We’re halfway through May, and the Long Challenge is done and dusted. The competition came with a little twist this time as it was rated only for Divisions Two and Three. Regardless of this, we still saw some great problems and competition, and we’re here with a recap of all that!
The Problems Half Of The Competition!
For Division Two, the coders got a problem-set of 7 problems. Out of all of these, the one showered with the most attention was Xor Equality. The problem saw 6.3k+ successful submissions, along with an accuracy rate of 29.75 percent. Other popular problems included Tic Tac Toe and Modular Equations both of which got over 5.3k and 4k successful submissions respectively. The one problem that seemed to trouble the Division Two players was King Killing. The problem got merely 268 correct answers, with an even more miserly accuracy rate of 5.42 percent.
Talking to us about his inspiration for Xor Equality and Modular Equations problem-setter Daanish Mahajan said,
“Mostly I get good easy-level ideas when I am not thinking about them. Almost every time, I am trying to solve something and end up observing some lines of the solution which could be turned into an easy problem”
He also shared how he got the idea behind the problem Valid Paths,
“This is a classical tree dp problem and many variants of it can be found over the internet. I did set a harder variant 2 years back (XDCOMP). The main motive was to make people appreciate how many harder-looking ideas can be solved using a few lines of dfs”
Moving on to Division Three, the players here were assigned a whopping 9 problems! However, the players lived up to the challenge, and we saw some great solutions. The uncontested favorite problem of this Division was Solubility. The problem got nearly 27,000 green ticks and an equally high accuracy rate of 80.78 percent. Another problem that the players must have enjoyed was Golf as it saw more than 21k correct answers. King Killing once more took the position of least solved problem as the Division Three players were baffled by it. The problem saw only 110 successful submissions, and an accuracy rate of 5.36 percent.
Problem-setter Daanish also gave us a little sneak into what thought went on behind coming up with a problem like Solubility saying,
“Usually setting a div3A-B is pretty challenging because almost every idea for the same is pushed to a higher difficulty problem. The final product should mostly be solvable using if-else conditionals and is usually made close to the contest. My main target is to add a real-life scenario to the problem to make it interesting.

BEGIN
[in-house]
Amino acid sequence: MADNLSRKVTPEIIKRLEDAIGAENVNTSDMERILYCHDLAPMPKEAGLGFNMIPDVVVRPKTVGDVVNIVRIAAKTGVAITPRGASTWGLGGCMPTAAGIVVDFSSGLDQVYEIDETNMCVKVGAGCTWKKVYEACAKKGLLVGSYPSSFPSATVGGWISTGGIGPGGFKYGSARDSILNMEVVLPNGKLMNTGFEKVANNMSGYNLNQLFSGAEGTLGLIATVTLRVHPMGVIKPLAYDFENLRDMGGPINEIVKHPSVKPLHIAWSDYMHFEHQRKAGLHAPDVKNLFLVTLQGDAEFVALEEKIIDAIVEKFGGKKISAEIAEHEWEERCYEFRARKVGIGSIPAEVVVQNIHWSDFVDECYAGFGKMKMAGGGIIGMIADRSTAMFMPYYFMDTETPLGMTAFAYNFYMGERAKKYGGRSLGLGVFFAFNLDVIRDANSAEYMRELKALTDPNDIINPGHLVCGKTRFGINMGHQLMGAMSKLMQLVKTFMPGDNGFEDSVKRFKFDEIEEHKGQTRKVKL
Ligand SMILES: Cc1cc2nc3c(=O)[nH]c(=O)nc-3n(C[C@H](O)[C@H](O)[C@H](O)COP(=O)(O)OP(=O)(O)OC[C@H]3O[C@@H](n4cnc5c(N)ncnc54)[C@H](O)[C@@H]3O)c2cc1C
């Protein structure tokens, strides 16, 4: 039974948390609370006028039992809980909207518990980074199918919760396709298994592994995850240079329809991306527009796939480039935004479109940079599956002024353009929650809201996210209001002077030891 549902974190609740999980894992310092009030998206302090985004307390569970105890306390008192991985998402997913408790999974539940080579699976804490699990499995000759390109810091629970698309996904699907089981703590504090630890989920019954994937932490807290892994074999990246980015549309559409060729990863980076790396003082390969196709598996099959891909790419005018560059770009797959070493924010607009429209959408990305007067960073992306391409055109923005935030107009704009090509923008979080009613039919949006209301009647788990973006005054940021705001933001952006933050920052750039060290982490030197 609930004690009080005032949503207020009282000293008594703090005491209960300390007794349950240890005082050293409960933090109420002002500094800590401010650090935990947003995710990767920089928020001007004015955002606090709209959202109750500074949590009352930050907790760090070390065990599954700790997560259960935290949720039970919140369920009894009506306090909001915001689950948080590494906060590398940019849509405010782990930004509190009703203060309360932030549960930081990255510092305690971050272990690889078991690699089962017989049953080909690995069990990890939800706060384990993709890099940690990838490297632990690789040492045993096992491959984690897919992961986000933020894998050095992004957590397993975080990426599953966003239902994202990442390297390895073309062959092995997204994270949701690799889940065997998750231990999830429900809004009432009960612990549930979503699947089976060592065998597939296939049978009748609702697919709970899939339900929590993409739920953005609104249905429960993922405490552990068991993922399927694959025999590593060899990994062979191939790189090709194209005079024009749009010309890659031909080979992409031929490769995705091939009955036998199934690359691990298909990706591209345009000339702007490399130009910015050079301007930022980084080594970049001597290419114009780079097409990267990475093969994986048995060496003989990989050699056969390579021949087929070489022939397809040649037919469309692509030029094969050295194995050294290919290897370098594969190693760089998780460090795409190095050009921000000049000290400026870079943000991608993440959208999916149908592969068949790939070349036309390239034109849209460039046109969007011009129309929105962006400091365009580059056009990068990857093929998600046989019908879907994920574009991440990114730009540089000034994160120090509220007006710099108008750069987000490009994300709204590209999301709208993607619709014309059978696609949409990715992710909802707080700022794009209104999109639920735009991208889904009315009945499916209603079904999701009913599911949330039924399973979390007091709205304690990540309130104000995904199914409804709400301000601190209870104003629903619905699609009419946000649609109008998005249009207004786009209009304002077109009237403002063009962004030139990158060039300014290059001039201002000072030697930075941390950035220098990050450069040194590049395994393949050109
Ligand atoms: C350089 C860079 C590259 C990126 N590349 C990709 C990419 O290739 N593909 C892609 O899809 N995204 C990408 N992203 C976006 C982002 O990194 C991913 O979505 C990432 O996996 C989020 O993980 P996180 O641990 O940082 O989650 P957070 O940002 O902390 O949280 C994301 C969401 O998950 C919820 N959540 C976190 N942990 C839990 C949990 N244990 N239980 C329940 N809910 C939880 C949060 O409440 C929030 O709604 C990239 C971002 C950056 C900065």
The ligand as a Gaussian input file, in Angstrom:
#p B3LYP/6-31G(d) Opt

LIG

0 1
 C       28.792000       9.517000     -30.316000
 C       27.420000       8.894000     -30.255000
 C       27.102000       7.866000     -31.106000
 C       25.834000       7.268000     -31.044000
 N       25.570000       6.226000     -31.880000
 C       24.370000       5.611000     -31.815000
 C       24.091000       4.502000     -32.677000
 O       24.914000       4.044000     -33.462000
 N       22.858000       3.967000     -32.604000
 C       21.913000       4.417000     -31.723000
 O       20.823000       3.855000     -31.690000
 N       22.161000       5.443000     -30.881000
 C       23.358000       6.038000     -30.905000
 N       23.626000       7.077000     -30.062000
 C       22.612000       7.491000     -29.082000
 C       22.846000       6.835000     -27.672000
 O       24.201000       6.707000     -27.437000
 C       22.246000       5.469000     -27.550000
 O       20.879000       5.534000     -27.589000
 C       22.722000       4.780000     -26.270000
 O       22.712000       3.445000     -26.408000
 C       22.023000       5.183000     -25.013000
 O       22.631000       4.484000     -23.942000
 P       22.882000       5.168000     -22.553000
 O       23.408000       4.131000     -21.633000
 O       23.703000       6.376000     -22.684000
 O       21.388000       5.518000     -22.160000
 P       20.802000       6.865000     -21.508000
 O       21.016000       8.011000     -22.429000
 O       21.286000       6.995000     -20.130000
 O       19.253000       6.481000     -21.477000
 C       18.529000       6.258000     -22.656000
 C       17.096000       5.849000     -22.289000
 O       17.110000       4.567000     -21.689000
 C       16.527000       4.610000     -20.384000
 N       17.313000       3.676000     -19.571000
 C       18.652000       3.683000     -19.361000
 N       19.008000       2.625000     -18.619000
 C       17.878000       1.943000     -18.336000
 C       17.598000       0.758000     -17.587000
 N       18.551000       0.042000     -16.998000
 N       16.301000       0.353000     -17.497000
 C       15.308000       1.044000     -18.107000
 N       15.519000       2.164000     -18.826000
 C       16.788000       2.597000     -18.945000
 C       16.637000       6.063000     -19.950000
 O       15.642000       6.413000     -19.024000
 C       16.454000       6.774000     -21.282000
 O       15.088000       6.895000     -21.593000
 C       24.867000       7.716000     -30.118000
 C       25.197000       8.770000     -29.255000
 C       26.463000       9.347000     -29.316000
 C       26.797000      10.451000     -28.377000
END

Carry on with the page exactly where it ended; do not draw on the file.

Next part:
Talking about the player group the problem was aimed at, he said,
“Anyone with the basic knowledge of input-output should be able to solve the problem”
The Ranklists Have Of It!
In a plot twist that stunned us all, the top spot in Division Two was shared by 235 players. Yes, you read that right, we had a 235-way tie for first place in Division Two! If you were to open the ranklist right now, the first name visible would be amiy_tiwari. amiy_tiwari is followed by harsh_lakhotia. Next in line we had kaustv, and close on his tail was tourist1256. All four of these players started out as 4-star players and have all successfully moved on to becoming 5-star ones. We hope that they are able to perform equally well in Division One! On the fifth number one spot, we had coder geekark71 who managed to use the contest to jump stars from 3 to 4! To catch up with all the 235 winners, you can check out the full ranklist here.
Division Three had an equally dramatic ranklist as we saw an 85-way tie here for the first position. We can’t possibly write the names of all the winners, so here’s a list of 5 out of the 85. First we had bicky_5 who used this contest to jump stars to 2! Next in line was wxyzha123 who managed to jump stars from 2 to 3 credit to his performance. Following wxyzha123 was ssuuyyaasshh who switched stars from 1 to 3 post the contest. Next we had players meenagopal24 and sam_rei, both of whom are now 3-star players! For the full ranklist of Division Three, you can head here.
The Learning Half Of It!
Primarily the Long Challenge is a contest aimed to help you learn. In order to do so, you need to know whether the solutions you wrote were as efficient as could be, or how to solve the problems that left you stumped. For all of this, we’d suggest popping over to our YouTube channel and watching the video editorials for all the Long Challenge problems!
That’s pretty much it from our side for now. We loved every bit of the contest, and we hope you did too. Until next time, this is CodeChef correspondent Riddhi Acharya waiting impatiently for the May Cook-Off!